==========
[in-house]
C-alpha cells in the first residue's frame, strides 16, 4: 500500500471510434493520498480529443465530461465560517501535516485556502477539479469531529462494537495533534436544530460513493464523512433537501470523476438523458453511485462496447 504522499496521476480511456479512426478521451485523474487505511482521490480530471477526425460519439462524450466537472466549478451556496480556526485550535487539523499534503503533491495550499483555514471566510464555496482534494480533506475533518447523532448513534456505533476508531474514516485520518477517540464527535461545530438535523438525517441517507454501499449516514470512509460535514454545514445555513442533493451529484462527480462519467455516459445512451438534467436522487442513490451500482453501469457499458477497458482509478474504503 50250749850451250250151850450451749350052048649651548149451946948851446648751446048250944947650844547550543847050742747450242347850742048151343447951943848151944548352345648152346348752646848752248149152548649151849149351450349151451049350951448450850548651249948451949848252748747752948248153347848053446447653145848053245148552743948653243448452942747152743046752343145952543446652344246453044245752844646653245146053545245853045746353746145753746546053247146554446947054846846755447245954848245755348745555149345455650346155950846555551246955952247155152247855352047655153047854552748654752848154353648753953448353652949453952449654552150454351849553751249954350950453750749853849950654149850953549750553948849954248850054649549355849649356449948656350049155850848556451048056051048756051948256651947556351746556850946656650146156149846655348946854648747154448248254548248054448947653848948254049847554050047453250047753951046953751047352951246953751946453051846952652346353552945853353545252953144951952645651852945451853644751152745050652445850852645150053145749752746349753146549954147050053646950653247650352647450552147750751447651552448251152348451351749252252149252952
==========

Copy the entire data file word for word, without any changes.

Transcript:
[in-house]
C-alpha cells in the first residue's frame, strides 16, 4: 500500500471510434493520498480529443465530461465560517501535516485556502477539479469531529462494537495533534436544530460513493464523512433537501470523476438523458453511485462496447 504522499496521476480511456479512426478521451485523474487505511482521490480530471477526425460519439462524450466537472466549478451556496480556526485550535487539523499534503503533491495550499483555514471566510464555496482534494480533506475533518447523532448513534456505533476508531474514516485520518477517540464527535461545530438535523438525517441517507454501499449516514470512509460535514454545514445555513442533493451529484462527480462519467455516459445512451438534467436522487442513490451500482453501469457499458477497458482509478474504503 50250749850451250250151850450451749350052048649651548149451946948851446648751446048250944947650844547550543847050742747450242347850742048151343447951943848151944548352345648152346348752646848752248149152548649151849149351450349151451049350951448450850548651249948451949848252748747752948248153347848053446447653145848053245148552743948653243448452942747152743046752343145952543446652344246453044245752844646653245146053545245853045746353746145753746546053247146554446947054846846755447245954848245755348745555149345455650346155950846555551246955952247155152247855352047655153047854552748654752848154353648753953448353652949453952449654552150454351849553751249954350950453750749853849950654149850953549750553948849954248850054649549355849649356449948656350049155850848556451048056051048756051948256651947556351746556850946656650146156149846655348946854648747154448248254548248054448947653848948254049847554050047453250047753951046953751047352951246953751946453051846952652346353552945853353545252953144951952645651852945451853644751152745050652445850852645150053145749752746349753146549954147050053646950653247650352647450552147750751447651552448251152348451351749252252149252952